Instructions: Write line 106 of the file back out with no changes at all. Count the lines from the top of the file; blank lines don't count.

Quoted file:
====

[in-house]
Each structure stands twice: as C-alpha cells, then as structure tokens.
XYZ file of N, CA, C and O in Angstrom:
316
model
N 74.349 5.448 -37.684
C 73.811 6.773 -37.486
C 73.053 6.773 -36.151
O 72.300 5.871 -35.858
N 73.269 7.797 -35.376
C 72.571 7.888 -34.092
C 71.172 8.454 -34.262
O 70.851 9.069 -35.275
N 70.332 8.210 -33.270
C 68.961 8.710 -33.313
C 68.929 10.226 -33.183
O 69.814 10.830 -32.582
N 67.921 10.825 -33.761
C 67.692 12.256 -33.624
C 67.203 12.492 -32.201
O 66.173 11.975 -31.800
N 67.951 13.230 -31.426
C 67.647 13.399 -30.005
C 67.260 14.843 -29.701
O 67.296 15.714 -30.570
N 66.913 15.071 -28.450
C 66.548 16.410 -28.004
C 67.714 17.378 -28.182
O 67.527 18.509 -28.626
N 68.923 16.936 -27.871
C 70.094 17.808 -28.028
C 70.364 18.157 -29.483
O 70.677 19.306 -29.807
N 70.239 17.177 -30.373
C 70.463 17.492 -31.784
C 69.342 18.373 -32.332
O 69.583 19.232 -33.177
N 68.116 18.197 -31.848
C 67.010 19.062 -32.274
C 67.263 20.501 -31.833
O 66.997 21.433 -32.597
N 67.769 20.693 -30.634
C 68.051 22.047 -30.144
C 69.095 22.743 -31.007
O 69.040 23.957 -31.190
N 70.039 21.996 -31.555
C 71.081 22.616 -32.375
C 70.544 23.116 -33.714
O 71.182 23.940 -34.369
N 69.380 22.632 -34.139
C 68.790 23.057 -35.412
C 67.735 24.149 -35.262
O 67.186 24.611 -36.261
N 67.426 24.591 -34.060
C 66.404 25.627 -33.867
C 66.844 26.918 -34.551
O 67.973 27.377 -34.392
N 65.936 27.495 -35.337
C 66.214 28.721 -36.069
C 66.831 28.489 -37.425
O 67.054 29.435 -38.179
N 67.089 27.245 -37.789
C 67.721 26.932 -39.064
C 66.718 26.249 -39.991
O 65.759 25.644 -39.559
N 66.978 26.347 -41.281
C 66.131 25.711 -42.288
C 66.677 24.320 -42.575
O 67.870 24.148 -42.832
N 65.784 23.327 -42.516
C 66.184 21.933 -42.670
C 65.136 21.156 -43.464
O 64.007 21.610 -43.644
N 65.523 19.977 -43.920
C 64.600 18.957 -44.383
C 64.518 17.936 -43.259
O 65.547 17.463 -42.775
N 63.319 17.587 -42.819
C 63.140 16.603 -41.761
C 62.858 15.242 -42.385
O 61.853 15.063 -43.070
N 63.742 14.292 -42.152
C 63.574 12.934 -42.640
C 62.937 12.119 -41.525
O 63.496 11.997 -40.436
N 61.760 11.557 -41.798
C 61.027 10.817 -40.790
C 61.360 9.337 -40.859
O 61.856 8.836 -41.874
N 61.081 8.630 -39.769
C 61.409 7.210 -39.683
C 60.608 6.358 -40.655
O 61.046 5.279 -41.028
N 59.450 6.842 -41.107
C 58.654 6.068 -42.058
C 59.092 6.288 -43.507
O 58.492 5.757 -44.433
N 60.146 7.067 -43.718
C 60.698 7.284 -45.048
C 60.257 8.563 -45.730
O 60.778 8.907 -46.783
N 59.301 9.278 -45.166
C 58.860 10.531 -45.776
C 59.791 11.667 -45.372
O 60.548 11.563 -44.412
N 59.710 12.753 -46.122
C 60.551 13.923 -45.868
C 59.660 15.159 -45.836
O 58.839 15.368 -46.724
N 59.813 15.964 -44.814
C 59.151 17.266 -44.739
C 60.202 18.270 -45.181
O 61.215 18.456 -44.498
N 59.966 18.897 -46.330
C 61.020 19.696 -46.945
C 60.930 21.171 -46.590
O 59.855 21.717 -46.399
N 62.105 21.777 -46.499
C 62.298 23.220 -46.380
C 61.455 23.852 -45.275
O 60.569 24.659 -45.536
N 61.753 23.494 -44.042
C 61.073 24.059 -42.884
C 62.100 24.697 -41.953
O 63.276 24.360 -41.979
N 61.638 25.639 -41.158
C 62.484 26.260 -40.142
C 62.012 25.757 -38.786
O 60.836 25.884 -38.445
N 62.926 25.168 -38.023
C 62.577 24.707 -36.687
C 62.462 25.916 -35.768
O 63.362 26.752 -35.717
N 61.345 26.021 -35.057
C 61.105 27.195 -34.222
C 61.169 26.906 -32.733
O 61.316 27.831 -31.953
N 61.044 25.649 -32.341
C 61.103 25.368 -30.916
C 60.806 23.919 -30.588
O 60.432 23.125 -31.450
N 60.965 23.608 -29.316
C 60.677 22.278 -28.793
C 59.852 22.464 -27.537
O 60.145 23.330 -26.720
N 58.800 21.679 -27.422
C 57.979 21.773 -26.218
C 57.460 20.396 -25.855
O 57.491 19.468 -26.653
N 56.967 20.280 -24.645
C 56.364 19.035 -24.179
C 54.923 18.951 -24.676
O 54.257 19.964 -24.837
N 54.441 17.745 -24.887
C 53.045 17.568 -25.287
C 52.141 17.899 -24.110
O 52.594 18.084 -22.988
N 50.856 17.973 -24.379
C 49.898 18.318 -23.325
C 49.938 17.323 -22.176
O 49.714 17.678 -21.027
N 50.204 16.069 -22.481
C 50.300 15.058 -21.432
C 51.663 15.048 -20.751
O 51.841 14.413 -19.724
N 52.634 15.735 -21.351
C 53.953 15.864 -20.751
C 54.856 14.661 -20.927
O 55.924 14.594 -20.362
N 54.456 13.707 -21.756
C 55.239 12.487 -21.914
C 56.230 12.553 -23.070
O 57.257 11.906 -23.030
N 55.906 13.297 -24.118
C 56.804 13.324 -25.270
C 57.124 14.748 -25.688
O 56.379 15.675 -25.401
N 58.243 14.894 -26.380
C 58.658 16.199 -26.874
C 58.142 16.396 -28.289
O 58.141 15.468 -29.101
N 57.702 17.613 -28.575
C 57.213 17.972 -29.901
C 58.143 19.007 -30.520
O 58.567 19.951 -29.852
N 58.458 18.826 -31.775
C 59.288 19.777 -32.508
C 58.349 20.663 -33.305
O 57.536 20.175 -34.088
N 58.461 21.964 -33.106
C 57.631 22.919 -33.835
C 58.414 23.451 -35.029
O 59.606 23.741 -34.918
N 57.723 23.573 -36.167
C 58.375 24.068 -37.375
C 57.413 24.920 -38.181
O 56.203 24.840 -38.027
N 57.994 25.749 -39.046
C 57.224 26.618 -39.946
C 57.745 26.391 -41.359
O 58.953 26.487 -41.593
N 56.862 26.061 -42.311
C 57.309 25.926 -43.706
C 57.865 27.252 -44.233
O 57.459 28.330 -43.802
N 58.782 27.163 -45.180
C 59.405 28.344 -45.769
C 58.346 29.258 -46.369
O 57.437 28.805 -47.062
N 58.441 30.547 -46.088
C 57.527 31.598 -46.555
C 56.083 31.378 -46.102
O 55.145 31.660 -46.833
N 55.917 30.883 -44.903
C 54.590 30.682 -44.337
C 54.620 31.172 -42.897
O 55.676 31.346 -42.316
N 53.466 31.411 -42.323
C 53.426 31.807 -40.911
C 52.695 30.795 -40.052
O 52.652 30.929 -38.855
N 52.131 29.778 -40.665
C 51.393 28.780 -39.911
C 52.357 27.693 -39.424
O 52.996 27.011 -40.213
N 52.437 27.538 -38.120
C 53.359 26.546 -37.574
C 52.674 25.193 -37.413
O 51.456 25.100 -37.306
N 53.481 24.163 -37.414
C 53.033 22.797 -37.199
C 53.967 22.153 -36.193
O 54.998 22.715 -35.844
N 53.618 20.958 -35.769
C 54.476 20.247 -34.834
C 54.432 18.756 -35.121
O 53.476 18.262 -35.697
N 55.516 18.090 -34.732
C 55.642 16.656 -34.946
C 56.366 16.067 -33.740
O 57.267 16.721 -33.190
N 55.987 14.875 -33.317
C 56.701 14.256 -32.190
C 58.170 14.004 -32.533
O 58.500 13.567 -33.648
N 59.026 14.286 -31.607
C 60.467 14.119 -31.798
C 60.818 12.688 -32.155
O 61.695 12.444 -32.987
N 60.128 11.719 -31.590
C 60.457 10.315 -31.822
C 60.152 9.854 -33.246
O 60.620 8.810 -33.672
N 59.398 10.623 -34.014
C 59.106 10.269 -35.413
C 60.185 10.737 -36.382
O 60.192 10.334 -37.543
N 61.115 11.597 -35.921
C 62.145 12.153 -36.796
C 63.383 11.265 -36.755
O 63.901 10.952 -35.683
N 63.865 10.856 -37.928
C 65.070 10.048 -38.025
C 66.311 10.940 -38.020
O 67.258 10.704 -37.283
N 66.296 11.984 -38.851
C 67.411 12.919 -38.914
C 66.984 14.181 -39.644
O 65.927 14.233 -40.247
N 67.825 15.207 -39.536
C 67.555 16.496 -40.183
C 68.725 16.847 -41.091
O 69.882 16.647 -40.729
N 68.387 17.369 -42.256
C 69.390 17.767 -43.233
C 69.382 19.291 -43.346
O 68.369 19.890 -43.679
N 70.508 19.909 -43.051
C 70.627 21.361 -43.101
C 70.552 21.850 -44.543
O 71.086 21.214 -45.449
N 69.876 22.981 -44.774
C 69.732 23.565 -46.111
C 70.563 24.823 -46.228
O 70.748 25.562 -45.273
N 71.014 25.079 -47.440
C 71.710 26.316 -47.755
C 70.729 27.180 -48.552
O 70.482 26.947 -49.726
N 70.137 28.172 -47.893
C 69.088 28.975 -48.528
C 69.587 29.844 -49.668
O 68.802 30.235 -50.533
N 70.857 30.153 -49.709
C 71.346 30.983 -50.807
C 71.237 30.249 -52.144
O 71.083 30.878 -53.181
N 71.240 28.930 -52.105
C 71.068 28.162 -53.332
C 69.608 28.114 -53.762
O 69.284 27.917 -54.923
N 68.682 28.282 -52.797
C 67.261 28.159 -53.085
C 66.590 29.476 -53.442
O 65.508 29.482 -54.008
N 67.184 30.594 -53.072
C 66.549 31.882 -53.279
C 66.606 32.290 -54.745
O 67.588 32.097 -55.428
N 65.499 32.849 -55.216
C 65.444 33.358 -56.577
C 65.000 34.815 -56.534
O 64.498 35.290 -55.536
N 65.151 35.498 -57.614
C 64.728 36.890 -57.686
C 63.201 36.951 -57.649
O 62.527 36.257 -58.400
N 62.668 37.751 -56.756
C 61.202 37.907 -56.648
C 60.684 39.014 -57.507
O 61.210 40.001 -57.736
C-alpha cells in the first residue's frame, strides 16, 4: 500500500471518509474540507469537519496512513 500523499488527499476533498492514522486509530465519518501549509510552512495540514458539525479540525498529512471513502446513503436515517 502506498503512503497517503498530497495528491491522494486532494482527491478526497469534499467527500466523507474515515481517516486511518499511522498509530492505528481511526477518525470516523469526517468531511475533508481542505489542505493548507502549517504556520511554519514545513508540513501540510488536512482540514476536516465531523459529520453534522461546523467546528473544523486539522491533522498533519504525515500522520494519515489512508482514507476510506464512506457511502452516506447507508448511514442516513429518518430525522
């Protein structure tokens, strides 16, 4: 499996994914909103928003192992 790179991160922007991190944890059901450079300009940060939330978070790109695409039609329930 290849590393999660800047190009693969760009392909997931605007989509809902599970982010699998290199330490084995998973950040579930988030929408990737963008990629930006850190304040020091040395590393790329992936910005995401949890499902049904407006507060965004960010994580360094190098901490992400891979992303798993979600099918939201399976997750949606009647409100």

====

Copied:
N 59.710 12.753 -46.122